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The 100 Greatest Horror Films of All Time
The 100 Greatest Horror Films of All Time


The Fly (1986)

A beautifully poignant tale of love and heartbreak cocooned in the outré trappings of its maker’s distinctive splatter-punk aesthetic, The Fly represents the apotheosis of David Cronenberg’s early obsessions. The story of scientist Seth Brundle (Jeff Goldblum), who, in a fit of drunken jealousy, tests his new teleporter only to find himself fused with a housefly, it’s a testament to the elastic properties of genre as metaphor. Cronenberg reappropriates the original’s schlocky damsel-in-distress plot as the delivery system for a thoughtful, witty, and literate consideration of his pet preoccupations: sex, death, technology, biology. It’s tragedy pitched at an operatic scale, body horror at its most visceral, pop philosophy at its most insightful. Insect politics for a blockbuster age.  Das

The 100 Greatest Horror Films of All Time


The Thing (1982)

Infection transfers seamlessly between organisms in John Carpenter’s exploration of paranoia, making detection impossible until it’s too late. So how does one survive such an onslaught when your body might already be rotting from the inside out? Kurt Russell and company grapple with this mortal question throughout, and their reactions run the gauntlet, from violent to compassionate and beyond. The film’s extreme icy setting only forces these roughnecks closer together in confined interiors, where the air is just warm enough for a supernatural host to take root and never let go. It’s a perfect cinematic Petri dish for our greatest fears to flourish and evolve.  Heath

The 100 Greatest Horror Films of All Time


Night of the Living Dead (1968)

Roger Ebert memorably described the effect George A. Romero’s charter zombie film had on a group of Saturday matinee kids, wrote that their accelerating awareness that the film wasn’t going to play nice—and was, in fact, going to plunge a garden trowel deep into Mommy’s chest cavity—drove them to hysterical tears. Perhaps they subconsciously recognized in the political and social subtext of the film the many ways adults were failing them, how upheavals were destroying all illusions of social stasis, how the arms race was pushing the Doomsday Clock toward midnight, how the nuclear family unit was on its deathbed. Or maybe Romero’s pitch-black, impressionistic, gory depiction of the living under siege by the dead simply was and remains among the scariest goddamned movies ever made.  Henderson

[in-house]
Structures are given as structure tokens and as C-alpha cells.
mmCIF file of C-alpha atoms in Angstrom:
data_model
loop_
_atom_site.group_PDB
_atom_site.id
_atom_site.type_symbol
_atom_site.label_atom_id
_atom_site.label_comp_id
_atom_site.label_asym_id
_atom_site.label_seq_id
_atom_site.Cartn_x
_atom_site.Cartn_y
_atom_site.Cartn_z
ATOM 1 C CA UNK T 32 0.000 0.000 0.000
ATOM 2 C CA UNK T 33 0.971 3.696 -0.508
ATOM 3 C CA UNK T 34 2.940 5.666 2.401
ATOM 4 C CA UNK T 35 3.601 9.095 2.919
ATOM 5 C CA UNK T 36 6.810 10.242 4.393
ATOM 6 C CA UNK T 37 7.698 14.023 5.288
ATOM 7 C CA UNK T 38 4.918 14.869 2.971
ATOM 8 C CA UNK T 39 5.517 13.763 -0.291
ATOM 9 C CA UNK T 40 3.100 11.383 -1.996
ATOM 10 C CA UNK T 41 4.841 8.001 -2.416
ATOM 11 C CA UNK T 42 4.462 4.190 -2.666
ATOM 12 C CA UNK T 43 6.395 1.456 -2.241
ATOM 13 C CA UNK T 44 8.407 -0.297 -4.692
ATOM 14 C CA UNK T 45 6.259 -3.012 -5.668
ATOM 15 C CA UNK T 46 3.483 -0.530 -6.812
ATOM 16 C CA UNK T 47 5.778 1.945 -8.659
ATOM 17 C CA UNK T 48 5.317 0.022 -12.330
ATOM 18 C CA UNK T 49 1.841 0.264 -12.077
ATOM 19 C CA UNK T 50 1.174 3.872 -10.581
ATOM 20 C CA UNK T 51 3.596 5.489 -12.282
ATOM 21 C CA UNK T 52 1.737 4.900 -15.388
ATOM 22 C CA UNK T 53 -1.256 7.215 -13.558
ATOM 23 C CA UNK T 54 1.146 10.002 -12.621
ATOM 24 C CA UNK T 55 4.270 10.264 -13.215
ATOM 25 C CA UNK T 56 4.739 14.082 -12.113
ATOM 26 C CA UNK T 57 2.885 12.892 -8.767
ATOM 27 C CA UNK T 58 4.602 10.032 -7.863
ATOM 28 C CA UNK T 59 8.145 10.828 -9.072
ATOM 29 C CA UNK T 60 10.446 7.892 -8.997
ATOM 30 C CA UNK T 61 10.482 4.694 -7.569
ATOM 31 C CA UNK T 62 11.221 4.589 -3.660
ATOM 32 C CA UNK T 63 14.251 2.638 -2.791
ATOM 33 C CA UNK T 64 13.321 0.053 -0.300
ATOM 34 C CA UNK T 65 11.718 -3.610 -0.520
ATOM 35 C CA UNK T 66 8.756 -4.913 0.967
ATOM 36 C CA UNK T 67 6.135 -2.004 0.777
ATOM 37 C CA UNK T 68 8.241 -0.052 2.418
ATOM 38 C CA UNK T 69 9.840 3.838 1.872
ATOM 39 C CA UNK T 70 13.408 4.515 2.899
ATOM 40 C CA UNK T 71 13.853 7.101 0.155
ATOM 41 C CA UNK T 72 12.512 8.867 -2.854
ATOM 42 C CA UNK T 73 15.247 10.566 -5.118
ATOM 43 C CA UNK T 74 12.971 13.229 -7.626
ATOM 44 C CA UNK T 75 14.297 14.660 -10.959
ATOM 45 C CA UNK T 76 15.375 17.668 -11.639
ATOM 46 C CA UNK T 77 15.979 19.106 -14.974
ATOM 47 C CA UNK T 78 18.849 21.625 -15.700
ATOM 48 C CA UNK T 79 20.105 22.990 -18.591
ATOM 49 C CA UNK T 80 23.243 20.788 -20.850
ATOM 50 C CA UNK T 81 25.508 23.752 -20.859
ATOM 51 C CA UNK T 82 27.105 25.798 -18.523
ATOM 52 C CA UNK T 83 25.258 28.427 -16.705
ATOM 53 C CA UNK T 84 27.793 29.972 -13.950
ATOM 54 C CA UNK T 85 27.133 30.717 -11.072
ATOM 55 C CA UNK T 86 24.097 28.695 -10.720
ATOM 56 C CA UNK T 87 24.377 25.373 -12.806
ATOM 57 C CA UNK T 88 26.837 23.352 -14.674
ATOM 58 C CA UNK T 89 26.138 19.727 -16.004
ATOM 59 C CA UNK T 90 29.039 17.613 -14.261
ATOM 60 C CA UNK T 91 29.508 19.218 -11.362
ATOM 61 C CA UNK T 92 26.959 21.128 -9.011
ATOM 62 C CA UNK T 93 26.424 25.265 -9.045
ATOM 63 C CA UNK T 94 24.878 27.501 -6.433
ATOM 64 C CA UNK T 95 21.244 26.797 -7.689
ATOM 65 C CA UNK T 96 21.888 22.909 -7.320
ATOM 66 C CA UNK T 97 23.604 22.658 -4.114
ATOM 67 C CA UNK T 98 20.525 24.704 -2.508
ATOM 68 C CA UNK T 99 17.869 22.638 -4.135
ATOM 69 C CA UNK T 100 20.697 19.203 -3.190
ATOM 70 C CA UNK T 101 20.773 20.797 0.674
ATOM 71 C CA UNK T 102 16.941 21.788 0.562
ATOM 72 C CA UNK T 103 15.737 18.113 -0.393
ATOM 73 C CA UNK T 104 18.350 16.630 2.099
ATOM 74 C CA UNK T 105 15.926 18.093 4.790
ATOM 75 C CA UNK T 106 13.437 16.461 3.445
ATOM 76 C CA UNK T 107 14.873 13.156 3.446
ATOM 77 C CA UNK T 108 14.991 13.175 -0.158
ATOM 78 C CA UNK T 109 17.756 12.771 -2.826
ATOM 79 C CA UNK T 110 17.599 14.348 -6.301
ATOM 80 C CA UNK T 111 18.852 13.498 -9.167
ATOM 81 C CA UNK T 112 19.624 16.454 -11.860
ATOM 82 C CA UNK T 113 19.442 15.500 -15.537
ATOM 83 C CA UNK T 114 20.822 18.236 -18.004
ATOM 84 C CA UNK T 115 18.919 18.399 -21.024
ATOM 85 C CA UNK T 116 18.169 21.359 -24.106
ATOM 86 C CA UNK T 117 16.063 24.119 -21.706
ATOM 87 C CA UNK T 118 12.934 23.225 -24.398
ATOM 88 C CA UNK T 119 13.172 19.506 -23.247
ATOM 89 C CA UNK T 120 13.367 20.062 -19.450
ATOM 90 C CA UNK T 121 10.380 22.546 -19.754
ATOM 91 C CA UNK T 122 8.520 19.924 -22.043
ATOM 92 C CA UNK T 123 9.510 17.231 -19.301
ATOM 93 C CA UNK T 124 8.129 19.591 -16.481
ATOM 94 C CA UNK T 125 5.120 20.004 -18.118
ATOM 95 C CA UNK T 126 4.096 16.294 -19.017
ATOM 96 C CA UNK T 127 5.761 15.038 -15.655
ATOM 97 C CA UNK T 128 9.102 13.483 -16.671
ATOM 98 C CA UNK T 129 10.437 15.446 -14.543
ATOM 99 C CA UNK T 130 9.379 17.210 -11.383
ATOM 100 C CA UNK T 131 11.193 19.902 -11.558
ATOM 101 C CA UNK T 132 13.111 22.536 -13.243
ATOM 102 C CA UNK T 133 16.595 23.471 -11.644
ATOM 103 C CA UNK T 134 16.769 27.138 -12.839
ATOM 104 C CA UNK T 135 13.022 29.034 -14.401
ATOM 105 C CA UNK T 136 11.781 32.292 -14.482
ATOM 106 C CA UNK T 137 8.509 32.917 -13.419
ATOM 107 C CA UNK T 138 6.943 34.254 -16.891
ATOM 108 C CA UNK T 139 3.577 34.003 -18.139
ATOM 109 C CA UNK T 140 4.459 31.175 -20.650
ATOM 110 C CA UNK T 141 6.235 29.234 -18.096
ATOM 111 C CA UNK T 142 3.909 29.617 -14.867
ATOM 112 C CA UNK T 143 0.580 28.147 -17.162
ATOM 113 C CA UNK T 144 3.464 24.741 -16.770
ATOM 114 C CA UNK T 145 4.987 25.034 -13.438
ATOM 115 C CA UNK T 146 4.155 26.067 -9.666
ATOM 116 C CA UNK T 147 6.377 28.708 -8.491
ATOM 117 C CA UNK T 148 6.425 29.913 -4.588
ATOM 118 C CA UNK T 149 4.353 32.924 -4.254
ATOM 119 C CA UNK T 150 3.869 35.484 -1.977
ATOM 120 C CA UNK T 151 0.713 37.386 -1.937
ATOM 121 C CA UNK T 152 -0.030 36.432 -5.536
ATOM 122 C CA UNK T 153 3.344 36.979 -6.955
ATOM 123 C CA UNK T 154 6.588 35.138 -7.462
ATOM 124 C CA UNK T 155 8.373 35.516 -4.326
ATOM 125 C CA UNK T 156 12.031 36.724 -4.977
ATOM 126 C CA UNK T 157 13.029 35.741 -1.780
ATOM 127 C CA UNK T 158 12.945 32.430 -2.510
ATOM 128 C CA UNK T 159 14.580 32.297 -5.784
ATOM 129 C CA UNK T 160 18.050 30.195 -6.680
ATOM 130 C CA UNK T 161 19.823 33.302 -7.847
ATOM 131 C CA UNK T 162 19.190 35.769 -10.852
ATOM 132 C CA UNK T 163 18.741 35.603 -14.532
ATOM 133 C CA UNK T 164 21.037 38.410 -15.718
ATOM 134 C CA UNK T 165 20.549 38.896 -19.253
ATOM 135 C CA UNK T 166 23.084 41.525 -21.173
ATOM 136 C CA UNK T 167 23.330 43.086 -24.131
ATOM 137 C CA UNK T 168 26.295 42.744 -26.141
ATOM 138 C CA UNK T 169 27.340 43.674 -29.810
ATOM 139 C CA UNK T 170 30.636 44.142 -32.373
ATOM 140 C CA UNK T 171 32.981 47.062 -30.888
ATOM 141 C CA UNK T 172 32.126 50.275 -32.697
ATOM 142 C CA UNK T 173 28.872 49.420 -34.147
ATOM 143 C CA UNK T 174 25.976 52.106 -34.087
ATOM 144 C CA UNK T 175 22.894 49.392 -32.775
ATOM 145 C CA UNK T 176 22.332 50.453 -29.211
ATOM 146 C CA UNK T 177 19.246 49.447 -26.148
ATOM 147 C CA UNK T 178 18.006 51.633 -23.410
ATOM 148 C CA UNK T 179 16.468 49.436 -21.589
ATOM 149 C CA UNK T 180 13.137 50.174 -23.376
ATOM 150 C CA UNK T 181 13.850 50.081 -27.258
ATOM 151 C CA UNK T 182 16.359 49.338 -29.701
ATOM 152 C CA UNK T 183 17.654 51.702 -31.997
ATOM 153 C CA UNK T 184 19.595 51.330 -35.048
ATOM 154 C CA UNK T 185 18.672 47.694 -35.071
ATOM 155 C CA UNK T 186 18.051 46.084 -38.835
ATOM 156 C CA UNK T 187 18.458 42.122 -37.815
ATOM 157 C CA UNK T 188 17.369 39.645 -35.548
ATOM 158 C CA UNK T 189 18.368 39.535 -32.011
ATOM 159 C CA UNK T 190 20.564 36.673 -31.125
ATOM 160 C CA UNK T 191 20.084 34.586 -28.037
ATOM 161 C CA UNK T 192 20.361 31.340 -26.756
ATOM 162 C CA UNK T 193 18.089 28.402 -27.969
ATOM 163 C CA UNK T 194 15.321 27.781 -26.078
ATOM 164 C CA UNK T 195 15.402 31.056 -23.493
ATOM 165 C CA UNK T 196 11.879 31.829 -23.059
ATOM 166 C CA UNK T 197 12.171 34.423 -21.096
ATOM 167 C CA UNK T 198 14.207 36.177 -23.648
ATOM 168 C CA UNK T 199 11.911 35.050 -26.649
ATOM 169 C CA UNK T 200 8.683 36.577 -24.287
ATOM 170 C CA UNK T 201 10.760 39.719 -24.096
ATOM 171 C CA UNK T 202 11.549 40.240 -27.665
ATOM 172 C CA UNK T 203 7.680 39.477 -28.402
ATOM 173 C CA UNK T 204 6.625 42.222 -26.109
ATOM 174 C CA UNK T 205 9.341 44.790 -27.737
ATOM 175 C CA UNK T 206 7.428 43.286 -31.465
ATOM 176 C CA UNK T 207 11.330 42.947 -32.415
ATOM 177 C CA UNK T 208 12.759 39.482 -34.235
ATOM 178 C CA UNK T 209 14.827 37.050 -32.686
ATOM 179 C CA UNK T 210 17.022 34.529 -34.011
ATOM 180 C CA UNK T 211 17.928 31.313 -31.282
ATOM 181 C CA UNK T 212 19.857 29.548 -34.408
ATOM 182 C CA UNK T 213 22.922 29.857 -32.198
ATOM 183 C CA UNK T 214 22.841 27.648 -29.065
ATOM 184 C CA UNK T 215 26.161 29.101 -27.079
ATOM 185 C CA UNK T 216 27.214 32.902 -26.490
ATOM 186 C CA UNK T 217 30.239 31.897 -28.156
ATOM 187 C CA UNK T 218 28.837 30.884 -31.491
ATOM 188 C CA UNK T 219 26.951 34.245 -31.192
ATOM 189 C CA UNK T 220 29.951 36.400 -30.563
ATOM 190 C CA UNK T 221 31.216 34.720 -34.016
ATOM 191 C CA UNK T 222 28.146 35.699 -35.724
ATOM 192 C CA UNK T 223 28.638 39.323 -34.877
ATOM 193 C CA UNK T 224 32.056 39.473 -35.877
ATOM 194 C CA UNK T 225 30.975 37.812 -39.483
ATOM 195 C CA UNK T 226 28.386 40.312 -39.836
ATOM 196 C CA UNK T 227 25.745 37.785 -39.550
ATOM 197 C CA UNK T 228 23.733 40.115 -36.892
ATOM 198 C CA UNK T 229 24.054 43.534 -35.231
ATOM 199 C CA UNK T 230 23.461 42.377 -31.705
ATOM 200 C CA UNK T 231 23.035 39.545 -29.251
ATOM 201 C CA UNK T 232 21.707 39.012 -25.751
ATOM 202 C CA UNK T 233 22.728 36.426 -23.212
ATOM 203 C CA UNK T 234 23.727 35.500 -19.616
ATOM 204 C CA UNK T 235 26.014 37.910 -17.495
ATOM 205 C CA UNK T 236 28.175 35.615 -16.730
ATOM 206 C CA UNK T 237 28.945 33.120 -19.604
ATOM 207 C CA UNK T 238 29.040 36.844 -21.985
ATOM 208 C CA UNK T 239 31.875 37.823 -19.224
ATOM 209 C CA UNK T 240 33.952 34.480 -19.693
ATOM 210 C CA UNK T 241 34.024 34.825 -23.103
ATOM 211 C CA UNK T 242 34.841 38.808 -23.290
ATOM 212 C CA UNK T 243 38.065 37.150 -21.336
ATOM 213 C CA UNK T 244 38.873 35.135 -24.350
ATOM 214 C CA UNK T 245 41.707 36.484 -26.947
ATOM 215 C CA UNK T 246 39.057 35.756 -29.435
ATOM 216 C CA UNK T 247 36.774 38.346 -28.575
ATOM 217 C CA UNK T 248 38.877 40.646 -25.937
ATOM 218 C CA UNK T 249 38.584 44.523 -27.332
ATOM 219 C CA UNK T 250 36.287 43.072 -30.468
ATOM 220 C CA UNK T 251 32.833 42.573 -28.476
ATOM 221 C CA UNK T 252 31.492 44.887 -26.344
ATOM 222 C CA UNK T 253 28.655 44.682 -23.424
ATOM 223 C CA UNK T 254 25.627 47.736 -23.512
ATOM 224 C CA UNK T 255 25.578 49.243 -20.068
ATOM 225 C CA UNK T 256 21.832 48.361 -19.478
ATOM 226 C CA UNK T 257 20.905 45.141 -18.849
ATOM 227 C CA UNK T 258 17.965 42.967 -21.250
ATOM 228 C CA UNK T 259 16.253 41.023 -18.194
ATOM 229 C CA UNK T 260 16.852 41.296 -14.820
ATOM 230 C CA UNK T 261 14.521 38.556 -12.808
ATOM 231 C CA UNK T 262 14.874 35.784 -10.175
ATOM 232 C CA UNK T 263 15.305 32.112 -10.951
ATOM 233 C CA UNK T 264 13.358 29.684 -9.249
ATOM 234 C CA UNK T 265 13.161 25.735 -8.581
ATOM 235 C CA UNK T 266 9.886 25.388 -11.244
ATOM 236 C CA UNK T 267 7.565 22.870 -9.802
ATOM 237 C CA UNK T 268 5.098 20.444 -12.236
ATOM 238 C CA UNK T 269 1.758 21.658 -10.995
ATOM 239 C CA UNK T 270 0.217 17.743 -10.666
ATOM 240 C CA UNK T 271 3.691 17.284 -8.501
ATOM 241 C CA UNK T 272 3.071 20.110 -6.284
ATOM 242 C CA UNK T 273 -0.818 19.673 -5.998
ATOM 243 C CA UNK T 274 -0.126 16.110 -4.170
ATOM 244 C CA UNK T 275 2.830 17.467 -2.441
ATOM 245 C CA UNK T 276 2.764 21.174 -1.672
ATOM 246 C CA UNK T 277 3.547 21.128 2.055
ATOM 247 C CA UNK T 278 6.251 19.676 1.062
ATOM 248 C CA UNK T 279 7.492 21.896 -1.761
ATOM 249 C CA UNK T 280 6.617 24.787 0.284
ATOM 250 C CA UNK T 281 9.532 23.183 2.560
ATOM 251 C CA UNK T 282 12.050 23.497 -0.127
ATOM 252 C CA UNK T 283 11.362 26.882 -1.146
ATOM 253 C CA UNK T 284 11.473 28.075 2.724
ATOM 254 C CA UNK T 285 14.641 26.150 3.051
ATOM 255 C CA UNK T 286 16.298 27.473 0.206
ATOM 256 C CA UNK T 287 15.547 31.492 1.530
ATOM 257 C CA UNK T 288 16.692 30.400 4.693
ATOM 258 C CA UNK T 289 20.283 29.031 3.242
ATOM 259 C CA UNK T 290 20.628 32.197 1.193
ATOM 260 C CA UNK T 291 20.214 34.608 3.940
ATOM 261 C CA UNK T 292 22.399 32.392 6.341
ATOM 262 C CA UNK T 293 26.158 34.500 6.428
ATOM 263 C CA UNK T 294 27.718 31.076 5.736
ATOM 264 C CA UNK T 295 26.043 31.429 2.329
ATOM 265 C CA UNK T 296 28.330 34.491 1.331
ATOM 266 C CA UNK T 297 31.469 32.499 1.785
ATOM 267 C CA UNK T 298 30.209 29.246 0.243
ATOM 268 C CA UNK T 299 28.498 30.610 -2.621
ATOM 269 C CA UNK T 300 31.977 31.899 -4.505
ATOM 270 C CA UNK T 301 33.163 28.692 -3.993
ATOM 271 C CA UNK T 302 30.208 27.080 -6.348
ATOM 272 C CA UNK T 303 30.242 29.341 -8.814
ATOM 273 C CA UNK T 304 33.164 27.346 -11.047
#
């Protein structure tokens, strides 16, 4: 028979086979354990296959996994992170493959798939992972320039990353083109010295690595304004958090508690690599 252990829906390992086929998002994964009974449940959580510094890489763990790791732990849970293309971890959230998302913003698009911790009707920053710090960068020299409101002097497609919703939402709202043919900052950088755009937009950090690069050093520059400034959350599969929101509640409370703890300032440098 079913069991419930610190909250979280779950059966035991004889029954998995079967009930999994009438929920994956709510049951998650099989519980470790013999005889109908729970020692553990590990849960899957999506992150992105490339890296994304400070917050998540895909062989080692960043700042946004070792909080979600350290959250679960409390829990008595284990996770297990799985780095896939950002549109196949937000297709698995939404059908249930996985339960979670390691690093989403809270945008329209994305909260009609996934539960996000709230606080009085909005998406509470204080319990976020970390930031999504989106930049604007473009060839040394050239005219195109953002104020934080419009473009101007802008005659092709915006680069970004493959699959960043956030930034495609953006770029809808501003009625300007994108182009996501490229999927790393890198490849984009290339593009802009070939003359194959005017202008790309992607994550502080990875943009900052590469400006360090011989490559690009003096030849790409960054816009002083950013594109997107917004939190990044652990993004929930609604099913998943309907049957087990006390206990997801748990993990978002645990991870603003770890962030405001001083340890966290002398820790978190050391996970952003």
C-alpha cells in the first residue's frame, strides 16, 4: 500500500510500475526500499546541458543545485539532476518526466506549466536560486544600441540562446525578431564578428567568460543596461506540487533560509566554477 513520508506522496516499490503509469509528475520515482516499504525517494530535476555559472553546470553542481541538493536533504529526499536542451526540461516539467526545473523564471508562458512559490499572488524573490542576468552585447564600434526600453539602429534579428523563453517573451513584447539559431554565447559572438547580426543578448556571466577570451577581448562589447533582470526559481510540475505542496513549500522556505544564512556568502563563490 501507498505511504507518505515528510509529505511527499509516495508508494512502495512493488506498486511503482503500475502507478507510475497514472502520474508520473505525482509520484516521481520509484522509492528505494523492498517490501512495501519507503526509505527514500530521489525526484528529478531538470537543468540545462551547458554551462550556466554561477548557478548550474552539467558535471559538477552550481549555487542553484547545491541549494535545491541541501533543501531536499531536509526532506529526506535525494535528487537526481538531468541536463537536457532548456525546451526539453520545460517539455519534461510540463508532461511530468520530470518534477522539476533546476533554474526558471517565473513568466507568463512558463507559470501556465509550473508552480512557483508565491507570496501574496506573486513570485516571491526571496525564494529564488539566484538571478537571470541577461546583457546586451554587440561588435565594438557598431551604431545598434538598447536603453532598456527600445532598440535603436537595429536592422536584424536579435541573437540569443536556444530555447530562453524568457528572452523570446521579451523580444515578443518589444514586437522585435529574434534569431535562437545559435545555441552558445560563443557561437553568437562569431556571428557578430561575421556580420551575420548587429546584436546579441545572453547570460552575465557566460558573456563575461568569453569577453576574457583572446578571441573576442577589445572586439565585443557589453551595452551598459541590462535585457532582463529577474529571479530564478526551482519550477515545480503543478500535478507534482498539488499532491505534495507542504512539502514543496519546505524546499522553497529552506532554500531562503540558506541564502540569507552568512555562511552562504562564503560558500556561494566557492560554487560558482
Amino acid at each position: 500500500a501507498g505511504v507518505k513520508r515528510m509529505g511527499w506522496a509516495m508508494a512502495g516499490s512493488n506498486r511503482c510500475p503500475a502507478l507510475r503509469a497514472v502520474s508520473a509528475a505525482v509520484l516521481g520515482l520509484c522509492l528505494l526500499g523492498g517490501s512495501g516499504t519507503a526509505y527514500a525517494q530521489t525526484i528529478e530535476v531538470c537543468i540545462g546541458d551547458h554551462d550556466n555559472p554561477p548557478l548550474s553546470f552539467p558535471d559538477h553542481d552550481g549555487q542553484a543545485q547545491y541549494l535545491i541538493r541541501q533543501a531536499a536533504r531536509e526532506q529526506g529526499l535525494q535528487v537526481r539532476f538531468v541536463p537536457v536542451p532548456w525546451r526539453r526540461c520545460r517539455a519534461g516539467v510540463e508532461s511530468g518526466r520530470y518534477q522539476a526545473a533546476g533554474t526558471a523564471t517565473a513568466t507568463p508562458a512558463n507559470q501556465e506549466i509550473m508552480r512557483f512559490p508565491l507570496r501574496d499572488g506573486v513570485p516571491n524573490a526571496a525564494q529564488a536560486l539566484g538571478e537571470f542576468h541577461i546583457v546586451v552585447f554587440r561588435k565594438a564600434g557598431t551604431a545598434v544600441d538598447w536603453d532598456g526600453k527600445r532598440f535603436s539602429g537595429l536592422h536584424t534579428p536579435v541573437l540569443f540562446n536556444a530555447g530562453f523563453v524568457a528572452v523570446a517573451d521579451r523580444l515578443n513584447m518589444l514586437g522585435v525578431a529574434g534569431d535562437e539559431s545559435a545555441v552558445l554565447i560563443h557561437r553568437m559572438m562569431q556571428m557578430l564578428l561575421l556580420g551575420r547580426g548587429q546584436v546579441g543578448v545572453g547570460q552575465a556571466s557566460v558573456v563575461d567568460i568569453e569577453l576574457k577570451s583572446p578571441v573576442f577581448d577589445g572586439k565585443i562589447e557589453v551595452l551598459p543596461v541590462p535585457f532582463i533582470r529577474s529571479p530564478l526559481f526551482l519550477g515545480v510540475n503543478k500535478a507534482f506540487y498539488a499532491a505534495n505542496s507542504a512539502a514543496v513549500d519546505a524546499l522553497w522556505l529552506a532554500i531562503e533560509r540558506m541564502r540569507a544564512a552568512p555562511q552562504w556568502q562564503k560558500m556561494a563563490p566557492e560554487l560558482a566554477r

The 100 Greatest Horror Films of All Time


Freaks (1932)

In many ways, Tod Browning’s Freaks is the antithesis of the typical horror film, which isn’t to suggest that its rain-soaked climax is anything less than scary as hell. A clear-eyed portrait of a traveling circus’s community of disabled performers, the film is most famous for effectively ending director Tod Browning’s career, an outcome that ironically underscores his film’s unflinching humanitarianism. In defense of their own, the film’s disfigured characters are capable of great horrors, but it’s those who see them as less than human—audiences included—to whom the title of this masterpiece most scathingly refers.  Humanick

The 100 Greatest Horror Films of All Time


The Shining (1980)

By 1980, Stanley Kubrick had made a practice of adopting genres, pushing their perceived limitations, and often perfecting the formula. Despite its base predilections, The Shining proved to be a risky experiment. A formally bold, elliptically structured translation of Stephen King’s pop novel, the film revels in horror tropes, raising as many questions as it answers while encoding its text with an added degree of discomfort by playing logic against itself and heightening the primal fear in character and audience alike. Simply one classic, unsettling sequence after another, the film is at once the paradigm of modern horror and the most audacious employment of genre the cinema has ever known.  Cronk